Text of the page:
The revenues of the hospitals were derived usually from endowments, either given as private bequests or by church authorities. In times of unusual need special taxes were levied on commodities such as oil, salt, wheat, etc. Some hospitals owned houses, farms, vineyards and even whole villages as sources of income. Various societies and guilds were also established in aid of hospitals, and frequently diocesan laws required the clergy, especially the canons of cathedrals, to contribute. The complete foundations for hospitals, as well as the establishment of beds and contributions for heating and lighting, etc., were frequently made by lay persons.
As the hospitals increased in wealth and the religious orders grew lax in their discipline various abuses arose. Inefficient supervision by ecclesiastical authorities, too many attendants, too few beds, and imposition on the hospital by malingerers were among the evils which ultimately resulted in a loss of efficiency in these institutions. In spite of these drawbacks, however, says Virchow, "we have much to learn from the calumniated middle-ages, much that we with far more abundant means can emulate for the sake of God and man as well."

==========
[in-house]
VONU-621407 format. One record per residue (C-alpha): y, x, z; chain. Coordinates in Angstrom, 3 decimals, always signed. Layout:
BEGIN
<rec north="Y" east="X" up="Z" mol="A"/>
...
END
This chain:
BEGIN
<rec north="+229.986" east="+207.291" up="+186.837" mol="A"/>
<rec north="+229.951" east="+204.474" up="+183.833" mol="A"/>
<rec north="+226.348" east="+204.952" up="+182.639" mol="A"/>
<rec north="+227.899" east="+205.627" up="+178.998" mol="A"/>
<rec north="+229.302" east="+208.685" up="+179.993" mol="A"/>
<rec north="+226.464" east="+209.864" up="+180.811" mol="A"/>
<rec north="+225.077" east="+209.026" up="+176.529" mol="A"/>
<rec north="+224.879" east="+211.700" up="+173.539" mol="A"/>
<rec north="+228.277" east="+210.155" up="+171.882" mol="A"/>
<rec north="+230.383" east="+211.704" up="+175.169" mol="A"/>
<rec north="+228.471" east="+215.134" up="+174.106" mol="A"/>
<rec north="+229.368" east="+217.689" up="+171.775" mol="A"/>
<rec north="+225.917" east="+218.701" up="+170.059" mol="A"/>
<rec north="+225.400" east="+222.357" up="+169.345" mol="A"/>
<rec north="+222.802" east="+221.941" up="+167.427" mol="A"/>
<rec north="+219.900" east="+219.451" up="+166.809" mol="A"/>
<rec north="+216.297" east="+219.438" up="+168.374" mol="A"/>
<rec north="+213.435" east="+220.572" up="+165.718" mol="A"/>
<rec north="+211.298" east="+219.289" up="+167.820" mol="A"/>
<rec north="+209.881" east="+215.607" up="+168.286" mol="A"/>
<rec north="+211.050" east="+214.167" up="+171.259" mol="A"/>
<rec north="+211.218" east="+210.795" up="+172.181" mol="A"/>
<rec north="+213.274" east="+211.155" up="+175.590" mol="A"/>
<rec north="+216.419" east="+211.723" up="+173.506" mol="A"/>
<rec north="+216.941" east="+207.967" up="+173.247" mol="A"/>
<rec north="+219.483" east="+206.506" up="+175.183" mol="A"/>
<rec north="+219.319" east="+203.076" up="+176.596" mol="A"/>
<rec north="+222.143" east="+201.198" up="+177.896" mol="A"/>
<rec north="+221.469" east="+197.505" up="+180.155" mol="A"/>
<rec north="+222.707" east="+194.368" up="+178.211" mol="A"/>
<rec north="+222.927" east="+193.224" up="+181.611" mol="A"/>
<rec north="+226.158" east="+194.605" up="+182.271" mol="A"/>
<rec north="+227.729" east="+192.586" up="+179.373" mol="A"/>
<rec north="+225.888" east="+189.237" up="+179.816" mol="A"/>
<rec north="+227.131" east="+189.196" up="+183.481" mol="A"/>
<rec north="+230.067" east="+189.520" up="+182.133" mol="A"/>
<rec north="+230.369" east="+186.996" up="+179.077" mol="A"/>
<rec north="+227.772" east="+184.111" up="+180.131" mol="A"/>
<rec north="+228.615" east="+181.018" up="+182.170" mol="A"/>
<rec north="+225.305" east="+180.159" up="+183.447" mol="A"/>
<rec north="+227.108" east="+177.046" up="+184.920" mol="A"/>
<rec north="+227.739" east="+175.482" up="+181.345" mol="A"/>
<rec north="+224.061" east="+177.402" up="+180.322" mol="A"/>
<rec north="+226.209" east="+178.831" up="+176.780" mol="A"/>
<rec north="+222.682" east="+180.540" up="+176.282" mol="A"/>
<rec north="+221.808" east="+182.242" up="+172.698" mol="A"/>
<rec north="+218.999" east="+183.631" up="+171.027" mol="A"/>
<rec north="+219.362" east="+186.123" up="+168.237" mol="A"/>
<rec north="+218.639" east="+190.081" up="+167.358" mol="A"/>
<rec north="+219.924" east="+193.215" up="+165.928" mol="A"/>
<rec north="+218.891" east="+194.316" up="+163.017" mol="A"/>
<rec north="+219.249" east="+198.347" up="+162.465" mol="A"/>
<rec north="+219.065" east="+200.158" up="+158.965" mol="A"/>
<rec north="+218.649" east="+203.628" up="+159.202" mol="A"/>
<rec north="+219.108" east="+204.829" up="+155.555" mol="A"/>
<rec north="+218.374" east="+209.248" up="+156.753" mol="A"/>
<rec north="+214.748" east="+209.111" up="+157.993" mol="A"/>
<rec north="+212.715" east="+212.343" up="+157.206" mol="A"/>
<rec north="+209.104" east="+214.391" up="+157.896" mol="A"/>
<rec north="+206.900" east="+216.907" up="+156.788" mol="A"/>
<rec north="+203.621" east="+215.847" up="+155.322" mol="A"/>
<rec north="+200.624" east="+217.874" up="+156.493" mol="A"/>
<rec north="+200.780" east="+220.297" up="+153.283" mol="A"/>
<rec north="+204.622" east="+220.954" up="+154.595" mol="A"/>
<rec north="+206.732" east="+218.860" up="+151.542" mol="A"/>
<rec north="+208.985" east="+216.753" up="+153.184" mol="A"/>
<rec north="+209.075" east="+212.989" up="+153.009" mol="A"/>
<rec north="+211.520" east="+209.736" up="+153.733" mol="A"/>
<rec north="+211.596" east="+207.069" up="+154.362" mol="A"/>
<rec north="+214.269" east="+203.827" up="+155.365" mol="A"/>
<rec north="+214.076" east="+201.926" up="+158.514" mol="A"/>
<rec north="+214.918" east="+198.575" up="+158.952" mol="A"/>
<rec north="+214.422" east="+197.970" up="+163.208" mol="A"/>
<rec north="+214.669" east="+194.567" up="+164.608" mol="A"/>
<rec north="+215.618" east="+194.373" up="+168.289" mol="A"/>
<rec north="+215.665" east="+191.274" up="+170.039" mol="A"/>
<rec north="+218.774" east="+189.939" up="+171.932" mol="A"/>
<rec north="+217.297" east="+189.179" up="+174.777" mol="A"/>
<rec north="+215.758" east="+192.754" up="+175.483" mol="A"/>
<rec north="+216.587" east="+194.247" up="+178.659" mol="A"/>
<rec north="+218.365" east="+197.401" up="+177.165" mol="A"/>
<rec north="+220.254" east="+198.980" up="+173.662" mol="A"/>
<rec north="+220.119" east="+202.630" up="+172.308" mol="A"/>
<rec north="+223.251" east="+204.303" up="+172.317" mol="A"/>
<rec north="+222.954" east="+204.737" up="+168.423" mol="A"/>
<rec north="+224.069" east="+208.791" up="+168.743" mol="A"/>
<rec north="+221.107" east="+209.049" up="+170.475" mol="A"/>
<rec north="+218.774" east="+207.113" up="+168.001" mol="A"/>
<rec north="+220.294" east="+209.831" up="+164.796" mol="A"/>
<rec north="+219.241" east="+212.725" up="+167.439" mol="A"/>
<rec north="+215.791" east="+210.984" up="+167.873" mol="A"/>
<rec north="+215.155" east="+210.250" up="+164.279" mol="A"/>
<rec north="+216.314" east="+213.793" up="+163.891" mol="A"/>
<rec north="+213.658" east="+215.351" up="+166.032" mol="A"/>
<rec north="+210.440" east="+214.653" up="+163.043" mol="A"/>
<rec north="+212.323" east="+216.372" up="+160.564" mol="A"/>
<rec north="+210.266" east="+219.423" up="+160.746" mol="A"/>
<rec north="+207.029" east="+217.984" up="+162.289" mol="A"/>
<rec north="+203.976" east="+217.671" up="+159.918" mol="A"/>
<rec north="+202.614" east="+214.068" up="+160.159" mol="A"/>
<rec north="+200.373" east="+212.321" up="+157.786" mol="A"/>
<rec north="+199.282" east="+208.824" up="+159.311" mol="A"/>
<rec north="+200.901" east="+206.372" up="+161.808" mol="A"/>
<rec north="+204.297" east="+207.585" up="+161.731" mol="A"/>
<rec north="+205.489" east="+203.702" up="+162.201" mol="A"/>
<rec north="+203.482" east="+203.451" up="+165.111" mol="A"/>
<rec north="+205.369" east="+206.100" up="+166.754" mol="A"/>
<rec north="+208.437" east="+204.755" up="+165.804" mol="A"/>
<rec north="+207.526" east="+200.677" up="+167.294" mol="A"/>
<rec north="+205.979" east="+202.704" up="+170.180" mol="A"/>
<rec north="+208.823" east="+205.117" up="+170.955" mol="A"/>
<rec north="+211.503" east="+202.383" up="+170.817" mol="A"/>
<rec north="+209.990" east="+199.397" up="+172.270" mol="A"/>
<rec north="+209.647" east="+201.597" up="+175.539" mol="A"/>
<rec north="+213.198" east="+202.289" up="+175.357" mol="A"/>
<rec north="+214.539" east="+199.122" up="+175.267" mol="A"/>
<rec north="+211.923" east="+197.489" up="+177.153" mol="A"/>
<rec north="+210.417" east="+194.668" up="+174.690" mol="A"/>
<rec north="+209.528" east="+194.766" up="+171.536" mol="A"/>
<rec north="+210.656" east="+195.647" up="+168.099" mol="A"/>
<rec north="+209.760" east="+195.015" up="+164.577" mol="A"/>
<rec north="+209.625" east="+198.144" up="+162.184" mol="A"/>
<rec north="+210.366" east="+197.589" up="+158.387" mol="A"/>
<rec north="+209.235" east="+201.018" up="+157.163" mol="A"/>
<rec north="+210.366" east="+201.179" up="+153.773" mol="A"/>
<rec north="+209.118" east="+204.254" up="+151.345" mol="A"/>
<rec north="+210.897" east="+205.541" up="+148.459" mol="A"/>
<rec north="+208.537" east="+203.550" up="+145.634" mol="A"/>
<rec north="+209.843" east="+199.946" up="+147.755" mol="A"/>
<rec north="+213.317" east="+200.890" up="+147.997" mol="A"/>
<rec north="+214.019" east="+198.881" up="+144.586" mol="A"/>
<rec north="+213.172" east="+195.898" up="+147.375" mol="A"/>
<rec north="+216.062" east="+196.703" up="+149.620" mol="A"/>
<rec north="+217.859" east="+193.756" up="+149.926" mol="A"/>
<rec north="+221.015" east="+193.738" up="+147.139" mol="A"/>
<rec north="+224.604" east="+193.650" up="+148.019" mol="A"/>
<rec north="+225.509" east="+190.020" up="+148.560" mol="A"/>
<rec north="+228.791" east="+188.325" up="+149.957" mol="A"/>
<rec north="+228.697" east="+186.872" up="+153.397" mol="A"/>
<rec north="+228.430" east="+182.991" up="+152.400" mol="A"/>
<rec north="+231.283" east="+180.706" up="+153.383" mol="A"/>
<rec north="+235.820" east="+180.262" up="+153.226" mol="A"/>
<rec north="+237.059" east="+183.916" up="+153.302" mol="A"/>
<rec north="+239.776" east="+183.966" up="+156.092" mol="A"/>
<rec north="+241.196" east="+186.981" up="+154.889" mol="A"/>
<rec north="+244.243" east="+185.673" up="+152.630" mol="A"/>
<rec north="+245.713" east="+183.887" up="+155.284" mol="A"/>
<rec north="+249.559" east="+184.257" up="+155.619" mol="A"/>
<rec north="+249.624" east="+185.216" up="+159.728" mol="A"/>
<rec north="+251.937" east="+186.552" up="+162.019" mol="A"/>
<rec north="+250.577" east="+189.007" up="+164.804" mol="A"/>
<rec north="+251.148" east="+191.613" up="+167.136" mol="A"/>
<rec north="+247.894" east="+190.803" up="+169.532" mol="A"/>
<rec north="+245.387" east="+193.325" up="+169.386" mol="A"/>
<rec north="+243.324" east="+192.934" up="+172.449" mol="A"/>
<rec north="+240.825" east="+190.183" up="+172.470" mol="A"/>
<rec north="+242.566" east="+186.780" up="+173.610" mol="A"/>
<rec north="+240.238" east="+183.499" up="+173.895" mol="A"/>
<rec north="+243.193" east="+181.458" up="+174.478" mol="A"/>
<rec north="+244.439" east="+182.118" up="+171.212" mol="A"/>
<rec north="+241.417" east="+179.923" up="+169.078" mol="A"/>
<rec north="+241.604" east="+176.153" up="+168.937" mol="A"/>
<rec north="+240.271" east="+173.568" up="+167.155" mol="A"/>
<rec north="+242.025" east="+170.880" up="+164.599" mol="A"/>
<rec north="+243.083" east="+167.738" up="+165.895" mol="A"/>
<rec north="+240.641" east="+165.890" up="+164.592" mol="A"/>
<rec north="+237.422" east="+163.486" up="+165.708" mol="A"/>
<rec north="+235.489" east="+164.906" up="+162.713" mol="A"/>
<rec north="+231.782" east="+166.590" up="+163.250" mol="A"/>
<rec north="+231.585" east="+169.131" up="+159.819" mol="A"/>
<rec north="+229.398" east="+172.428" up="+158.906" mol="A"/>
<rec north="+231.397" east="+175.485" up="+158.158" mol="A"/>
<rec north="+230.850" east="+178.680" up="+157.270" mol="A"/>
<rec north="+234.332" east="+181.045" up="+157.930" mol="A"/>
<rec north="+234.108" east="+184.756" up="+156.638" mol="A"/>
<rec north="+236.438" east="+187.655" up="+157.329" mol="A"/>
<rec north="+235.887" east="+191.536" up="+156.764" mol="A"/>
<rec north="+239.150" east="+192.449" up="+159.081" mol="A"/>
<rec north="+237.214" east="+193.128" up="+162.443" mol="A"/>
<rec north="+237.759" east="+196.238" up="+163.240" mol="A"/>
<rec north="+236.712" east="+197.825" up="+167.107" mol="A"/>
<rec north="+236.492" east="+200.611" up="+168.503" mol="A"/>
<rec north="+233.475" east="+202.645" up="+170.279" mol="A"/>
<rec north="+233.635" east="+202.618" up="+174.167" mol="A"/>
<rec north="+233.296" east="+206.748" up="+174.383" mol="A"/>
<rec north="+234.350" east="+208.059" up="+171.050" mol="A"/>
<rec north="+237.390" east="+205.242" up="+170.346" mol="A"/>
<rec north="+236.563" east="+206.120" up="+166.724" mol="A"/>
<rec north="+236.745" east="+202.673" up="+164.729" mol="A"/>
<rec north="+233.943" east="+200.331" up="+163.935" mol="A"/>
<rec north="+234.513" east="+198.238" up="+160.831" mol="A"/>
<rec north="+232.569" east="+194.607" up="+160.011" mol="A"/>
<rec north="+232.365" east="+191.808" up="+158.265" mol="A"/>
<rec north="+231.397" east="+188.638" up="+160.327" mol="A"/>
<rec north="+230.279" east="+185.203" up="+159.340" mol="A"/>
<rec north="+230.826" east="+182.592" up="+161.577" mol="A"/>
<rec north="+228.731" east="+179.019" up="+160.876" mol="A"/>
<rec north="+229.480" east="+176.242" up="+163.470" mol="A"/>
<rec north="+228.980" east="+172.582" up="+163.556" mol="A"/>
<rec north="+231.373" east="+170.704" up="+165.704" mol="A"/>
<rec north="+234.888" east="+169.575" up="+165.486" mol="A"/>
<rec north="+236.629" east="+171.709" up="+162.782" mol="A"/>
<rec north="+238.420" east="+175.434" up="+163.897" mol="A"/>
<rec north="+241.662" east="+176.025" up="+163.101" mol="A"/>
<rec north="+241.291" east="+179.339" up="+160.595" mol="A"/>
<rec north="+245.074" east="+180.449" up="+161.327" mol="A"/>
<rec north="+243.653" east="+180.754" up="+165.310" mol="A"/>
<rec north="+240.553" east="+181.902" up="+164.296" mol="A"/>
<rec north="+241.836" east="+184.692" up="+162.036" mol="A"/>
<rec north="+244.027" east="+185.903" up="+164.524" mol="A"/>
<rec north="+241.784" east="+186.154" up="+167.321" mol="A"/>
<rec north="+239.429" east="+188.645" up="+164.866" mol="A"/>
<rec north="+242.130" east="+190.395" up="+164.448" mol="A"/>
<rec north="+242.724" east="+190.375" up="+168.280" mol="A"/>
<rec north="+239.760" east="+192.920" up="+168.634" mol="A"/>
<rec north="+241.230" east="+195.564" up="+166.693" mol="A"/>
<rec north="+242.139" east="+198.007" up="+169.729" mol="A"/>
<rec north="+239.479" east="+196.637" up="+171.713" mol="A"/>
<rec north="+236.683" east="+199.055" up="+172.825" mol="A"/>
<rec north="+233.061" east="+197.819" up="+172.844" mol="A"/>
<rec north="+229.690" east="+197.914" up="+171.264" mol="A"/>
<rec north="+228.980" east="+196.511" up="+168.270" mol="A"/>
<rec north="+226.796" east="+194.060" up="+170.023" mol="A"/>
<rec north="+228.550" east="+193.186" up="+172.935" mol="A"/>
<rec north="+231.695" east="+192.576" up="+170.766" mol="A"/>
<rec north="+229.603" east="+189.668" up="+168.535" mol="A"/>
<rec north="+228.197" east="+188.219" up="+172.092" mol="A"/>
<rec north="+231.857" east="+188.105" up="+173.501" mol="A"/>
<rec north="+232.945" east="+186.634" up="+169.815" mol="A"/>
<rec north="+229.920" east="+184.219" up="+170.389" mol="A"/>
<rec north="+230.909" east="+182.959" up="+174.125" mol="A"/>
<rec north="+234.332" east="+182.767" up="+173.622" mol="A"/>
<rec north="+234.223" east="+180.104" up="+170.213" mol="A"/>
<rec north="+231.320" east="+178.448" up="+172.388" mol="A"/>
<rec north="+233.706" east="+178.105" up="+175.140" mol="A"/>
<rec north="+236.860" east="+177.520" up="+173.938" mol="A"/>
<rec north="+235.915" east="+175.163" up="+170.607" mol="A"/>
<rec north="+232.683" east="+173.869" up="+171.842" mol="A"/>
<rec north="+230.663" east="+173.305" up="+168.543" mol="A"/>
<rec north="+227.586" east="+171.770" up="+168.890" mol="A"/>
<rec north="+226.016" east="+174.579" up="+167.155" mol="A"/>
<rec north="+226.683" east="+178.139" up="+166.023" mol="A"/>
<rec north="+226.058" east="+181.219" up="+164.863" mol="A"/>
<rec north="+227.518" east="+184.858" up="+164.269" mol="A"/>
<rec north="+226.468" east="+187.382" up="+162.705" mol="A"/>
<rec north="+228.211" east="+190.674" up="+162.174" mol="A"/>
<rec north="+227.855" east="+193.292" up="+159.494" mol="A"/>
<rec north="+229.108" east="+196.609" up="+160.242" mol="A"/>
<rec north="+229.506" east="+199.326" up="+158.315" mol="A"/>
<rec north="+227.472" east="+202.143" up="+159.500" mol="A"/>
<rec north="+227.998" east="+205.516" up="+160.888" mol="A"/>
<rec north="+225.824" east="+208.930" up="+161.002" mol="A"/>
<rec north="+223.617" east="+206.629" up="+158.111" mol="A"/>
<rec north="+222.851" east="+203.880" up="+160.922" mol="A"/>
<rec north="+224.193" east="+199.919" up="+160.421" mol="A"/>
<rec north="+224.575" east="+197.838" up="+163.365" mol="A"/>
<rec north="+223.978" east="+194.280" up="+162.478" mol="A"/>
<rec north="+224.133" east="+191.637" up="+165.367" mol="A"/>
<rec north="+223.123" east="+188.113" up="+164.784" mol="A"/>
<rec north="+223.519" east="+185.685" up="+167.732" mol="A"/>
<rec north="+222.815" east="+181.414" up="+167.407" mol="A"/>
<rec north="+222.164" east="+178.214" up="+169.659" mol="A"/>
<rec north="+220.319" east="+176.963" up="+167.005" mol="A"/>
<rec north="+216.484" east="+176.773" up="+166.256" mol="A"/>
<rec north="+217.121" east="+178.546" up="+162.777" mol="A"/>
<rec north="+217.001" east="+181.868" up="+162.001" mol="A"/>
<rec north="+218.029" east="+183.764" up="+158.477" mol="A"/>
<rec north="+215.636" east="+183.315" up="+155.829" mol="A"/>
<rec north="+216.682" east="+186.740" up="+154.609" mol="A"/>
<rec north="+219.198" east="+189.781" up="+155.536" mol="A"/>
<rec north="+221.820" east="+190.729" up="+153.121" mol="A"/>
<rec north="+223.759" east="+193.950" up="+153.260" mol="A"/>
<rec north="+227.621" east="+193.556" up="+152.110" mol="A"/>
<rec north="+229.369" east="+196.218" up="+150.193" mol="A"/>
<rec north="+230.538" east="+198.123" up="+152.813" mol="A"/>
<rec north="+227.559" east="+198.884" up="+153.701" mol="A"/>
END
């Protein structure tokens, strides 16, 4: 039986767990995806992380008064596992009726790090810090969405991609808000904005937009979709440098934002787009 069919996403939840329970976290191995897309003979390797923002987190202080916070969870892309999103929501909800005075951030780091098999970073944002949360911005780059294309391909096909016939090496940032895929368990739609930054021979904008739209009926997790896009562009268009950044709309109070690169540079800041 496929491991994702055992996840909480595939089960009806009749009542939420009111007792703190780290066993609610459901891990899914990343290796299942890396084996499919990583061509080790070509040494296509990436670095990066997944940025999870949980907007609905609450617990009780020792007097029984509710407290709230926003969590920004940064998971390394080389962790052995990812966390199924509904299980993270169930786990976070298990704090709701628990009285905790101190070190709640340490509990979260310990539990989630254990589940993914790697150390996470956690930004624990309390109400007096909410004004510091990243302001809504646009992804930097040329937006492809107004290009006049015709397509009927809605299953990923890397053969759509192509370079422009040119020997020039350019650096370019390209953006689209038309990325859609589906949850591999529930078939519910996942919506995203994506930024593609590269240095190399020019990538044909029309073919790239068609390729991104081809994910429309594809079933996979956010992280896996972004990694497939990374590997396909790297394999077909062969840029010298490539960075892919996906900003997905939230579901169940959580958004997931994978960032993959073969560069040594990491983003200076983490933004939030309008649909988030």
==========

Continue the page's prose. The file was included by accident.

Pastoral medicine predominated up to the twelfth century and medical as well as surgical treatment was administered by monks and clerics. But with the rise of the university schools of medicine—Salerno, Montpellier, Bologna and Eome—and the development of such surgeons as Wm, Salicetto or Salicet, Henry Mondeville, Lanfranc and Guy de Chauliac during the thirteenth and fourteenth centuries, clerical medical practise began to wane.
It was deemed improper that a priest should shed blood and the church discouraged the practise of surgery by clerics as well as the practise of medicine for fees. Penalties for violating the,se precepts were laid down at the Council of Clermont (1130), Rheims (1131) and the Second and Fourth Lateran Councils (1134-1215).
The influence of the university-trained physician and surgeon on the hospital dates from this period. More and more we find lay practitioners called to attend hospital patients. In the sixteenth century we find the lay physician's connection with the Italian hospitals to be essentially the same as that in vogue at the present day. In 1524 Henry VIII. received a letter from the rector of the Hospital of Santa Maria Nuova in Florence, answering a request for information concerning the management of that hospital. From this letter we learn that three adstantes, or internes, attended patients and reported on their condition daily to six visiting physicians from the city. These six visiting physicians then outlined treatment and gave directions for the care of patients. Attached to the hospital was a dispensary for ambulatory cases. This was attended by an eminent surgeon and three assistants, all of whom gave their services without charge. Lallemand in his